Photo: Franckreporter
Show Hide image

Atmospheric carnage: why I love the thrill of summer storms

Their destructive power forces you to recall the vulnerabilities of your human frame.

Driving on the M25 one summer evening many years ago, I found myself headed straight for a wide column of storm-lit rainbow above Heathrow. The sky was congested and bruised, and even though I was travelling at 70 miles an hour, the pull of wind towards the storm tugged at the car, rushing across the elevated motorway section to fill the vacancy left by air pulled up thousands of feet to the cloud’s blossoming apex.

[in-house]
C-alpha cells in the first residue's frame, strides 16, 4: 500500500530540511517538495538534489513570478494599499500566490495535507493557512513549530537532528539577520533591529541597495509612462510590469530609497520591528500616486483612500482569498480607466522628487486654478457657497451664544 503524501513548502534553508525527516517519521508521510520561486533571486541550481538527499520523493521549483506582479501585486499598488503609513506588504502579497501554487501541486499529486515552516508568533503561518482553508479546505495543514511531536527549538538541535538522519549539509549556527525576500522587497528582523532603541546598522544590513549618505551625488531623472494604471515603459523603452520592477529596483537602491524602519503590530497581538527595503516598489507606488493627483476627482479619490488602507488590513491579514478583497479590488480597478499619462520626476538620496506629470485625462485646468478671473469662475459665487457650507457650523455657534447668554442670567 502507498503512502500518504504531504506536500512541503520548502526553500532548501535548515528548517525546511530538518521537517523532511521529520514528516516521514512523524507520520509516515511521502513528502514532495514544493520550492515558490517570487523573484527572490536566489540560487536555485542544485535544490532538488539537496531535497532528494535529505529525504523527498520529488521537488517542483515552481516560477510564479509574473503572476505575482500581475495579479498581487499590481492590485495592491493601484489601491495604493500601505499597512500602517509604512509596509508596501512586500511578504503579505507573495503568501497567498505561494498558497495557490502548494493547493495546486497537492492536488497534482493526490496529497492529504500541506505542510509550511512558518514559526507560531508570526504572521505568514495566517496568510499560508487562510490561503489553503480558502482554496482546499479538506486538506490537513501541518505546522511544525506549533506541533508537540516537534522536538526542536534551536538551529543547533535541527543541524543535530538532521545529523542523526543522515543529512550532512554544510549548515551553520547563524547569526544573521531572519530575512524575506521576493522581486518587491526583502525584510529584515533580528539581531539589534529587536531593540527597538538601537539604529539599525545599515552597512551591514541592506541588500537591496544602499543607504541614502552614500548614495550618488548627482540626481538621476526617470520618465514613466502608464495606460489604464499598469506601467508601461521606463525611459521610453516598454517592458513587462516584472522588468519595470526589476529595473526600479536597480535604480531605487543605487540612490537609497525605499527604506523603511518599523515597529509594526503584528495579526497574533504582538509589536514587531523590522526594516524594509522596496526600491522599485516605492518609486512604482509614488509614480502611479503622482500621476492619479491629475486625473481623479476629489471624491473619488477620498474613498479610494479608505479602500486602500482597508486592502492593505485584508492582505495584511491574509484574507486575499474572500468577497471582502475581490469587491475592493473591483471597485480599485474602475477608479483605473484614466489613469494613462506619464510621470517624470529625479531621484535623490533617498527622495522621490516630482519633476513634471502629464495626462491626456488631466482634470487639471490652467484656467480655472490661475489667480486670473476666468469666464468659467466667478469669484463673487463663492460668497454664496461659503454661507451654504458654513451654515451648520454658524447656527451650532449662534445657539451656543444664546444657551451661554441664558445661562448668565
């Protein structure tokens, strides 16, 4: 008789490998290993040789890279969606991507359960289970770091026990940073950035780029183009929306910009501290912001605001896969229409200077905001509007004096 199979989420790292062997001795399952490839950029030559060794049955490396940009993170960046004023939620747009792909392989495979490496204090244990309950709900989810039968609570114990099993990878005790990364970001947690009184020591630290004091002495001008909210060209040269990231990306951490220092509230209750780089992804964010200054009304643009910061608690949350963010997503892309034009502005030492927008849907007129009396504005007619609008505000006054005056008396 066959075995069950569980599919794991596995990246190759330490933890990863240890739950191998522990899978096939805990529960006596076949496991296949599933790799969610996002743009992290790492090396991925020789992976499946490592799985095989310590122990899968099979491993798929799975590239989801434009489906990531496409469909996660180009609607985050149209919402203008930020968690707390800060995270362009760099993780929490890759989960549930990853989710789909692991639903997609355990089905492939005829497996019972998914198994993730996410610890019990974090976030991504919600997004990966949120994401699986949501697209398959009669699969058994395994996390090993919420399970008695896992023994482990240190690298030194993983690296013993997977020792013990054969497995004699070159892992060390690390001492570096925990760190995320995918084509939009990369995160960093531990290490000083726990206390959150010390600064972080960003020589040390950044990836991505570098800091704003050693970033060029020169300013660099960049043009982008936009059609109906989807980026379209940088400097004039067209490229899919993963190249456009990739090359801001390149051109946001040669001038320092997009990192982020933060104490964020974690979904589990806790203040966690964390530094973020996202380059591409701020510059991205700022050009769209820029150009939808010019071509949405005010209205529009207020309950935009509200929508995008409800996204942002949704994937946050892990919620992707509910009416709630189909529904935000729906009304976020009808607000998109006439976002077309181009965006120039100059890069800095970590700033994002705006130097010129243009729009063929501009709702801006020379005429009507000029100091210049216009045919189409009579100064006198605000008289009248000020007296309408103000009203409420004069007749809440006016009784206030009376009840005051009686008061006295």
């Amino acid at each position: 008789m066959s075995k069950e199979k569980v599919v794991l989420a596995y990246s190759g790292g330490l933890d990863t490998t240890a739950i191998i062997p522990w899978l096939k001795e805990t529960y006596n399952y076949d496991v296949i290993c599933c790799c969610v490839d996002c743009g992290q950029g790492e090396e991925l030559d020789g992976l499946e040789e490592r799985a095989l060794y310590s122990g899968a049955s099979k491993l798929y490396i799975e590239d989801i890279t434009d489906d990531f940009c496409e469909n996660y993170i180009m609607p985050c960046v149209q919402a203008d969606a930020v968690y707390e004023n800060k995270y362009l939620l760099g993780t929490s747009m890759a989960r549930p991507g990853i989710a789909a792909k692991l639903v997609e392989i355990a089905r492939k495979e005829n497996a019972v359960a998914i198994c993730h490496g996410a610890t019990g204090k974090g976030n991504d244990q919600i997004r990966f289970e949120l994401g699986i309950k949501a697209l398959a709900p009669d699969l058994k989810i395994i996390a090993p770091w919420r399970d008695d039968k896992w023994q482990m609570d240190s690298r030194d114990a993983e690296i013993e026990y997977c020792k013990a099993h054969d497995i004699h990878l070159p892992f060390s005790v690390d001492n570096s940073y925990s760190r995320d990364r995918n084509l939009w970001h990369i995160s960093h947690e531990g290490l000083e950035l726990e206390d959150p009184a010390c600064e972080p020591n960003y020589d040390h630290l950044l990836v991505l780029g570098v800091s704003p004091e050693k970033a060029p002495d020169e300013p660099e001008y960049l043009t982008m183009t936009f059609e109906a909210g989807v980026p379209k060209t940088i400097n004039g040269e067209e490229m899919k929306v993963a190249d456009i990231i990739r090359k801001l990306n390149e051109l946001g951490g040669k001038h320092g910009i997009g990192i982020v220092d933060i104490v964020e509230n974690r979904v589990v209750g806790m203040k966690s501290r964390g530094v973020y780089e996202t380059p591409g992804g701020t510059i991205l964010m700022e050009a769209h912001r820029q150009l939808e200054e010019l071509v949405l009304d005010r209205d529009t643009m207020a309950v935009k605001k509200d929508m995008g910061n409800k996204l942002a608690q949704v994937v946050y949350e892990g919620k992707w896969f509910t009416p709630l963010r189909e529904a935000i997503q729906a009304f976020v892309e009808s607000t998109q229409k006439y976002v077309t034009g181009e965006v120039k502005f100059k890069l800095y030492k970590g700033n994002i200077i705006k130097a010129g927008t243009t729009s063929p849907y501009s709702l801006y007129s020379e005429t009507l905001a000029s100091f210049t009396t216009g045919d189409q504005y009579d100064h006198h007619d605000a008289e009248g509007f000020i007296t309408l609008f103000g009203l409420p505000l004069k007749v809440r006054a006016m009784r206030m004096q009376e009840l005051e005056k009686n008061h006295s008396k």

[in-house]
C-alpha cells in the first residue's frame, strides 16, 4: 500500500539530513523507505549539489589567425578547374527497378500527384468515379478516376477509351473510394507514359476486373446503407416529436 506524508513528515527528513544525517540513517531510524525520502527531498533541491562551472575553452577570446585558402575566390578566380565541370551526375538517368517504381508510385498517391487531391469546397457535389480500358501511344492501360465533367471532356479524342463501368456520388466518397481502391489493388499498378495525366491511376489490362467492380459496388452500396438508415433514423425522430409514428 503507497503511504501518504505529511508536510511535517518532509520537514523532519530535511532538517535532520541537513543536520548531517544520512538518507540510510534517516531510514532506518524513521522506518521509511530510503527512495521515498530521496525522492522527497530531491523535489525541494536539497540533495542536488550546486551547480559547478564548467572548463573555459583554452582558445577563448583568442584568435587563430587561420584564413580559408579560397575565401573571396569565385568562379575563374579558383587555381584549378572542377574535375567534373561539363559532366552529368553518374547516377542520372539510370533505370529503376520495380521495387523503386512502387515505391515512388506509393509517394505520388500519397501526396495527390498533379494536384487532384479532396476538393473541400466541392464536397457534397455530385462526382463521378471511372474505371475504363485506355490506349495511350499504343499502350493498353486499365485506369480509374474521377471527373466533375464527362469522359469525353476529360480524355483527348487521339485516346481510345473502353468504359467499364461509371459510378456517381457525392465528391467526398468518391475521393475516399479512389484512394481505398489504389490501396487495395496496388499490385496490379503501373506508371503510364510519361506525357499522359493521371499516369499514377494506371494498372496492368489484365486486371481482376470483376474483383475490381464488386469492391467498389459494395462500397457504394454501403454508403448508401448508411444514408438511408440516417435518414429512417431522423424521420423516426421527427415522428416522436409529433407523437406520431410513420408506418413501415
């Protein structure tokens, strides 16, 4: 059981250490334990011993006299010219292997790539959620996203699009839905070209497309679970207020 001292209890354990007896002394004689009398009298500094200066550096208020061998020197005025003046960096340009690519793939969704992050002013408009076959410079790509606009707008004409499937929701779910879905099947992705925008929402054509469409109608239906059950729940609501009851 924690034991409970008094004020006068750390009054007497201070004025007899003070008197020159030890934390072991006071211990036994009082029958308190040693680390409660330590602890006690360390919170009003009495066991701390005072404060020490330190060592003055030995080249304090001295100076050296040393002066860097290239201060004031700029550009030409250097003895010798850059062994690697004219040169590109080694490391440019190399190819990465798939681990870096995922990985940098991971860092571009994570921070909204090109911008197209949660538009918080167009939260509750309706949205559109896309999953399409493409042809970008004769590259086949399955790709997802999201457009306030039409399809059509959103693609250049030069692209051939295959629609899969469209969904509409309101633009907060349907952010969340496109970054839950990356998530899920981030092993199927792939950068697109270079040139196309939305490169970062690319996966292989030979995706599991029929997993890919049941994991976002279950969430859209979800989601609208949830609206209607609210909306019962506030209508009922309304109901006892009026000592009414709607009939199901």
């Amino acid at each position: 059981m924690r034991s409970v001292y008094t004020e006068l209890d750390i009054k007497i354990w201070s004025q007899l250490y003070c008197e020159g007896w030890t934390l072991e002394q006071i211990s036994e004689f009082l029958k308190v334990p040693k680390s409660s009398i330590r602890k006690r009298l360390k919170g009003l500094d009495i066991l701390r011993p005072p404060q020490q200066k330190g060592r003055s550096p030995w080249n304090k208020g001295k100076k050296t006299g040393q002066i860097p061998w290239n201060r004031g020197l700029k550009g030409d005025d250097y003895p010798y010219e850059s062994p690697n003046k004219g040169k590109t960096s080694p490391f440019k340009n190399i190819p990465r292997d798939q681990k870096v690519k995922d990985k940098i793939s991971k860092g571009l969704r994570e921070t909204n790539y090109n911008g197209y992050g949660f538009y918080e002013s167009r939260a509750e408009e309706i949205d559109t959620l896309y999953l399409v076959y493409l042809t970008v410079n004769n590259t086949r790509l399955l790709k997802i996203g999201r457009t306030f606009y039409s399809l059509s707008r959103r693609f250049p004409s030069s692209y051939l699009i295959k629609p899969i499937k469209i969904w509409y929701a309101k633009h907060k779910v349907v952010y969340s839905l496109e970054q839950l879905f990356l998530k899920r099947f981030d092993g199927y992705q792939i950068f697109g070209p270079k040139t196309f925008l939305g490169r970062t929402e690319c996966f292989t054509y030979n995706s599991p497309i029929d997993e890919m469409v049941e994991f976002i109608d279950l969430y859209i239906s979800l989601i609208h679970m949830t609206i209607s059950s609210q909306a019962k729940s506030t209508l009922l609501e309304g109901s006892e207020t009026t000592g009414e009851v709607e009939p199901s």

I couldn’t see its white top being stroked windward, but I could see the small crosses that were transatlantic jets steering their courses around the storm’s perimeter. Half-feared for them. There were clips of lightning through this atmospheric carnage, and small turquoise pools of clear sky. And across one of these I saw a flock of parakeets flying straight and fast, with clipped wingbeats and streaming tails straight out behind them. It was a moment cut from a few seconds of moving history that will hang bright in my mind forever.

Most summer weather seems to me simply a backdrop to half-remembered scenes: a sun-baked lawn, misty mornings by the sea, city streets in the rain. All my clearest summer memories are of storms.